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Roy Bahat of Bloomberg Beta has written a few posts recently suggesting that private company boards, especially at the early stages, are useless.
Boreds addresses his premise that “your startup should resist holding board meetings for as long as possible.”
Are nonprofit boards better than company ones? talks about why boards that do things are more useful than boards that talk about things.
I disagree with Roy’s assertion that your startup should resist holding board meetings for as long as possible. As I tried to read between the lines, I kept thinking “Roy is describing the value of continuous board engagement”, something I discuss in Startup Boards.
While there are many lousy boards, I’d assert that they exist at all stages of companies. And they suck. Yet great boards, even at the early stage, can be hugely helpful.
Startup CEOs often wonder how to present their findings to the board – should I offer a conclusion ? Or get the board engaged in a discussion to help find a solution? Like most things in life, it’s not black and white. The answer simply depends on the DNA of your board – what would they like ? How involved would they like to be ? Do they understand the subject matter as well?
While you should pick either based on your own dynamics, one of the cautions is information overload. “One of the traps first time entrepreneurs fall into is that they look at it as a reporting thing – they want to tell Daddy what they have been up to, showoff all the good stuff”, says Micah Baldwin, entrepreneur on his sixth startup.
Mark Suster of GRP Ventures advises in his blog that you should “set two strategic topics per board meeting.” The first two slides in your deck should be the two most important strategic topics your management team is grappling with. Make sure to send the deck in advance and have enough details about the issue for the board members to be able think about it before hand. If you’re expecting board members to react on the fly, you won’t get the best out of them. Take 30 minutes or so for each issue.”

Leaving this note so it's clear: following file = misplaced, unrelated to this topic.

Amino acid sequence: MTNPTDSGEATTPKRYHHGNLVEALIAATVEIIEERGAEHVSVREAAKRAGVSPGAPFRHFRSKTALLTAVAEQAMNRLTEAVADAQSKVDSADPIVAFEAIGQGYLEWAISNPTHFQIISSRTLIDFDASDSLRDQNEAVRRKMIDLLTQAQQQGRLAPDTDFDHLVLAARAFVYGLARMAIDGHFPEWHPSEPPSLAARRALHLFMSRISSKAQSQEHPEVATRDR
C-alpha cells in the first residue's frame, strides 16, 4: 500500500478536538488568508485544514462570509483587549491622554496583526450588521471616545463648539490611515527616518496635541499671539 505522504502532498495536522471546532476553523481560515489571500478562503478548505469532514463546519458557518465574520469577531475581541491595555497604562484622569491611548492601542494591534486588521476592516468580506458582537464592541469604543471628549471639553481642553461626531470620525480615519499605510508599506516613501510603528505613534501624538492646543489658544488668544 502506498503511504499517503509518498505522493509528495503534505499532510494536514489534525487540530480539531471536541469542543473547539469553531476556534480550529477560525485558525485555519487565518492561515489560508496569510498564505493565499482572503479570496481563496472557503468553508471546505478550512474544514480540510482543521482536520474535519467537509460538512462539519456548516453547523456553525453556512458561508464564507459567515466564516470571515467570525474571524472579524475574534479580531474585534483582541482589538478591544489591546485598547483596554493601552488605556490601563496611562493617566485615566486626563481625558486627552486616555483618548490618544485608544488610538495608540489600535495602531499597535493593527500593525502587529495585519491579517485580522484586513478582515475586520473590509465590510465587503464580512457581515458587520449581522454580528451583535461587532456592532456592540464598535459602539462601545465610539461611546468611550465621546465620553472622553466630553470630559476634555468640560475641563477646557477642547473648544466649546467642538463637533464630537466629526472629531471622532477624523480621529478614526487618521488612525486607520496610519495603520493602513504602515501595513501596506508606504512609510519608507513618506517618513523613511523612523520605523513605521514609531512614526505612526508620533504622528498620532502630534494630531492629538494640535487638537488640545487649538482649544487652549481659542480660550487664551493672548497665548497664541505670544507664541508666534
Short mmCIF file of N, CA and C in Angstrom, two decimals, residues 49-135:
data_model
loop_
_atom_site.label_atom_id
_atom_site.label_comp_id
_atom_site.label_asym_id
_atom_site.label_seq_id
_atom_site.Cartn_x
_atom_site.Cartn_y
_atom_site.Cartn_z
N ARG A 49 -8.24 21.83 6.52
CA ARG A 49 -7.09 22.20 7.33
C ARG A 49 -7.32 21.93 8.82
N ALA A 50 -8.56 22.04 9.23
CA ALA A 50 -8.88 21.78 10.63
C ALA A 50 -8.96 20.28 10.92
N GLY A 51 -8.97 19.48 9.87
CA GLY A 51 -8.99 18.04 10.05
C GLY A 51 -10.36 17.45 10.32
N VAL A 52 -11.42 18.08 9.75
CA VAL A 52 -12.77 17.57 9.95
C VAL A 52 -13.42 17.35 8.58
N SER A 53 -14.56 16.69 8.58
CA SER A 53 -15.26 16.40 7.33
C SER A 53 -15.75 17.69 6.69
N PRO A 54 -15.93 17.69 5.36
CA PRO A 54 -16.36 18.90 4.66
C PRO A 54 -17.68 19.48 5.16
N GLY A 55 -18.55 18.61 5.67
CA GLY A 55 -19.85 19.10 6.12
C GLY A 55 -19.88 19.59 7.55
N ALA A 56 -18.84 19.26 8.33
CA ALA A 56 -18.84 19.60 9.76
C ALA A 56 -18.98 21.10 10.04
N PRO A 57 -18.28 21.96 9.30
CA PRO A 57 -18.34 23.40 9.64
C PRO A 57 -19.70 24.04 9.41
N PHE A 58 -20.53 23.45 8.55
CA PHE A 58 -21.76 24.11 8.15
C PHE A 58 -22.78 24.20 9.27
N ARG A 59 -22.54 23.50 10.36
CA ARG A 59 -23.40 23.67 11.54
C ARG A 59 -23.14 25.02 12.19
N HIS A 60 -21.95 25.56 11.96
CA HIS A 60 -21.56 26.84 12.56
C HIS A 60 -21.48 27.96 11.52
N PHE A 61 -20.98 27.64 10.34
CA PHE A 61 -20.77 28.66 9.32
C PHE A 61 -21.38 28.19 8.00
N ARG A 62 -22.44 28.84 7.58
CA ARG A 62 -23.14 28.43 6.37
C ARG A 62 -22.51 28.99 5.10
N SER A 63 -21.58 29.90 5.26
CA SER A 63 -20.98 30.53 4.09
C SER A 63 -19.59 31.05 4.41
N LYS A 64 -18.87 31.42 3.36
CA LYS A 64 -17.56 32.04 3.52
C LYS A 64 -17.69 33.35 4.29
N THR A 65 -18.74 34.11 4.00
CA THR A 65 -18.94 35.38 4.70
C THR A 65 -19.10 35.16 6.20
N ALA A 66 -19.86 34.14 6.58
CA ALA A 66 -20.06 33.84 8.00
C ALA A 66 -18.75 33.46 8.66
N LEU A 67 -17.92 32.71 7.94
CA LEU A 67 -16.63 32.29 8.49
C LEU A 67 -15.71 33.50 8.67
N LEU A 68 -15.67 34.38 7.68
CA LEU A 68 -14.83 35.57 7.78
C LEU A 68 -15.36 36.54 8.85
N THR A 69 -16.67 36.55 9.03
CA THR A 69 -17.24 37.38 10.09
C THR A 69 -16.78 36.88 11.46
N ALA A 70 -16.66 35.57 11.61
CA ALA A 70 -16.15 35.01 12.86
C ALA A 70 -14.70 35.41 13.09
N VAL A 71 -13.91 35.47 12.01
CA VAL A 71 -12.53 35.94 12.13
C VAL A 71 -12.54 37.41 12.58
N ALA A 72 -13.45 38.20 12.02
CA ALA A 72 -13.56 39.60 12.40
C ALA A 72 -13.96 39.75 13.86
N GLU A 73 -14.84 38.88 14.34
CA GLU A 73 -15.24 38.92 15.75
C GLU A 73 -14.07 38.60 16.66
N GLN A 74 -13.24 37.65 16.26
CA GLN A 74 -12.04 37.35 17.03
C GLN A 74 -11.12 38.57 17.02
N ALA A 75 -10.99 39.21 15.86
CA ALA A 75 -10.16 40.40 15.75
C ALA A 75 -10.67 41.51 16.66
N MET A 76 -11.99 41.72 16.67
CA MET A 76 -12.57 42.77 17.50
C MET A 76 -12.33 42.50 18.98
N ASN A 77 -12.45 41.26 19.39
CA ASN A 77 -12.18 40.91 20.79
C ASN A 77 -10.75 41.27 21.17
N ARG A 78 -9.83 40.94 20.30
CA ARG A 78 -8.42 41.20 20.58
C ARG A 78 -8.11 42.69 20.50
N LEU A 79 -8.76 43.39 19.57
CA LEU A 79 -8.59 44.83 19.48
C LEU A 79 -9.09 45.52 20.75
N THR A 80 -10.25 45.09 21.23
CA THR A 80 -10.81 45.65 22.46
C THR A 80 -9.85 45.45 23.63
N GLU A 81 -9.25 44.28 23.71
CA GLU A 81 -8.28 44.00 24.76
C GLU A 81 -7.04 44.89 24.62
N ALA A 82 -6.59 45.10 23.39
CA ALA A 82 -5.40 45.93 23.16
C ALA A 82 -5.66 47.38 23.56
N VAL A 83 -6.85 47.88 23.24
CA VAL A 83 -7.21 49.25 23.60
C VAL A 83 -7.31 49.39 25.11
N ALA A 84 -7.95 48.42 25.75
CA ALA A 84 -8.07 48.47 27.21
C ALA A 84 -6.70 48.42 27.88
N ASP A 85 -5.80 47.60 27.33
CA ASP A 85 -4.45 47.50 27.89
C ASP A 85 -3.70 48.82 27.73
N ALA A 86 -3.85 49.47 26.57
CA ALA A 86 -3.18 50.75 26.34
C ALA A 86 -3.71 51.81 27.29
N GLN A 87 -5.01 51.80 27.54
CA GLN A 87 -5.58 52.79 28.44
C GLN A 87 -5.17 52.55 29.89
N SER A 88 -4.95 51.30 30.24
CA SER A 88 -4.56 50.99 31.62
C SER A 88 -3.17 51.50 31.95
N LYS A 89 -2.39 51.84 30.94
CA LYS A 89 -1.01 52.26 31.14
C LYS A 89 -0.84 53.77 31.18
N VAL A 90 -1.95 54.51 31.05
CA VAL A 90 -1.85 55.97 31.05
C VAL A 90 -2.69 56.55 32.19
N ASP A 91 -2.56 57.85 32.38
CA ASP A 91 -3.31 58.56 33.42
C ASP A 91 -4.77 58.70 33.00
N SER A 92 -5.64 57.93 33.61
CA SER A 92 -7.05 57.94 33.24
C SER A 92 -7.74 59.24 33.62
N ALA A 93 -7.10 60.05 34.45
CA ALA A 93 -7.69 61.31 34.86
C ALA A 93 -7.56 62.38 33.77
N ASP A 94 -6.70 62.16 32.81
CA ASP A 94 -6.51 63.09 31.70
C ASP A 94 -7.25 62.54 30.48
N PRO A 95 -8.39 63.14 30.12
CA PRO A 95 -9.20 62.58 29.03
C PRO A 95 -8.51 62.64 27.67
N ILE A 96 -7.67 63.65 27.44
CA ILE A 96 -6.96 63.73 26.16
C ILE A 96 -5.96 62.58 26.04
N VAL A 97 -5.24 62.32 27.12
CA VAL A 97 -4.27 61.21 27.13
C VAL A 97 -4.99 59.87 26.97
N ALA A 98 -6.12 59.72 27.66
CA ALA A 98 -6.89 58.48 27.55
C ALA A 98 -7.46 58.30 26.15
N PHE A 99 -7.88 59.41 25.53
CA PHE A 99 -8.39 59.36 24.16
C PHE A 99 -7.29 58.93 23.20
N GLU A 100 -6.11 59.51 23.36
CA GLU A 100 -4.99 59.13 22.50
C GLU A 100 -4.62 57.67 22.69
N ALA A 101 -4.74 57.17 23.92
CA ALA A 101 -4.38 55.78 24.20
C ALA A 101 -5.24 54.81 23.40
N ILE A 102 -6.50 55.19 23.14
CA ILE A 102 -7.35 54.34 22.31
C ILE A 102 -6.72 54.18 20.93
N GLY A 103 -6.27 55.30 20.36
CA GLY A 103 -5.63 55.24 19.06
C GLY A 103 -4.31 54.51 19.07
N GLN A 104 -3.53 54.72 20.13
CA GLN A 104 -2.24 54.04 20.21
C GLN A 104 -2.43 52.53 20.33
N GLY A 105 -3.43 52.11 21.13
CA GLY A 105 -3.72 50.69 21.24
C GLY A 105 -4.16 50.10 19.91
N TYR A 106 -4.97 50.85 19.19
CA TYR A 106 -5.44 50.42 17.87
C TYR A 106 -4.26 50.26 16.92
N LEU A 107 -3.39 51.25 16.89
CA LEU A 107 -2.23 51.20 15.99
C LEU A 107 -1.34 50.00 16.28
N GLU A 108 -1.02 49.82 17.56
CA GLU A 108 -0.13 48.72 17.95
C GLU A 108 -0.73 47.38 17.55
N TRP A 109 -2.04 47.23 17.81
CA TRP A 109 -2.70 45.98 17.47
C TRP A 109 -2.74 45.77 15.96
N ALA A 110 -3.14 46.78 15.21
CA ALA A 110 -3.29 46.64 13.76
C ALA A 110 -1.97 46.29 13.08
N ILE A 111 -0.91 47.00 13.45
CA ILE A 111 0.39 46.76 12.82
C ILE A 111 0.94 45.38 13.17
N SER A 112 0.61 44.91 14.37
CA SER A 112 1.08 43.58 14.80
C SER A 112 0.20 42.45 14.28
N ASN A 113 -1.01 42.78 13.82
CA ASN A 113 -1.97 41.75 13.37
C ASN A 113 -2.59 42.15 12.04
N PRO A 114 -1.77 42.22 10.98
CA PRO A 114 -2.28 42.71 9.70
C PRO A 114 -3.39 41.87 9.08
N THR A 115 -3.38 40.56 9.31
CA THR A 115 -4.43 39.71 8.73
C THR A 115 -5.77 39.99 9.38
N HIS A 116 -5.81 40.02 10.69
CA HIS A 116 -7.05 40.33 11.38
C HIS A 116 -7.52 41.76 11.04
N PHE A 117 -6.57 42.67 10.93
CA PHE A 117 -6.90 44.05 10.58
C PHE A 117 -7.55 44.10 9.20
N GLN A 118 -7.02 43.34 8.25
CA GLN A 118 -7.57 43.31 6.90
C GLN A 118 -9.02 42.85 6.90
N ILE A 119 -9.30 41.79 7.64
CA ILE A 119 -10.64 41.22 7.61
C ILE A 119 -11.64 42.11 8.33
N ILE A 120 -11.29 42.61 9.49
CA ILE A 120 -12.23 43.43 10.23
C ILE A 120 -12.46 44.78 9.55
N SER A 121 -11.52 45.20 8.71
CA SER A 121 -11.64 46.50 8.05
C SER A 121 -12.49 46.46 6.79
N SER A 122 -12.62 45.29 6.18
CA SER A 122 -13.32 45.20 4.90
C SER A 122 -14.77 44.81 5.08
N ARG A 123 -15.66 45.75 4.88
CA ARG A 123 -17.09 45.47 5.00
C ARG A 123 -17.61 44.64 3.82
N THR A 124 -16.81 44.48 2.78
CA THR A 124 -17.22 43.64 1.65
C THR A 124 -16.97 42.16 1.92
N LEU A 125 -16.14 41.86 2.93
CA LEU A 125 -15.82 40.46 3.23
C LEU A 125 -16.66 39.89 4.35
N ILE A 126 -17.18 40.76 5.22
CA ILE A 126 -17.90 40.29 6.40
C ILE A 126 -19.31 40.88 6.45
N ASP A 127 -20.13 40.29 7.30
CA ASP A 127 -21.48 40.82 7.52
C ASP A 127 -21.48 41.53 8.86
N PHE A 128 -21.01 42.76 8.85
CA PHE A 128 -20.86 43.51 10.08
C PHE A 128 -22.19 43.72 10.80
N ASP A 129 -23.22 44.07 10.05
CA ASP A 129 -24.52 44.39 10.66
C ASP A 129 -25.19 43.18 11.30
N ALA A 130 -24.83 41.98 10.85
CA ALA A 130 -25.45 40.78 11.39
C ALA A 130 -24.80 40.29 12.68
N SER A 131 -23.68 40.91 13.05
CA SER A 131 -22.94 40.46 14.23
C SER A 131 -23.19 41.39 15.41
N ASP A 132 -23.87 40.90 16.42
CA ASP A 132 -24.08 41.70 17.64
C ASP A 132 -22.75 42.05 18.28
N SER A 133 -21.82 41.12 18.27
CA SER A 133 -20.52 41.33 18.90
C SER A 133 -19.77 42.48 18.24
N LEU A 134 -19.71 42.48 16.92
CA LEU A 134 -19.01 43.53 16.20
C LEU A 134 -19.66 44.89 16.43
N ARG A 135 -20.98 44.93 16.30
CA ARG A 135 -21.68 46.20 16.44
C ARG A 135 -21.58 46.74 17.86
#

The other question that often comes up relates to formal stuff versus informal stuff. The formal stuff (Votes, Approvals or Action Items) is essential first step but get that out of the way as soon as you can.
Here is a generic outline for any board meeting: Adapt this framework to your stage / circumstances as necessary.
Business Progress overview: The primary focus is on your key metrics, milestones and business aspects. Depending on the stage and evolution of the business, an overview could include the following:
Progress against key milestones: highlight delays and develop countermeasures in the following areas:
(a) Product development: completed alpha, beta, pilot customer trials
(b) Customer Adoption: Rates of adoption, rationale of why adoption patterns are trending in certain directions
(c) Sales and marketing:
ii. Actual sales versus budget and its impact on cash situation
iii. Gross margins
v. Market / Customer feedback
Financial status highlights: cash position and burn rate, including an income statement, balance sheet, and cash flows. But the most important metric that any startup CEO should know at any given time, says Manu Kumar of K9 Ventures is “How much cash do you have in the bank, down to the last thousand?” This is probably the one question every CEO should be able to answer cold!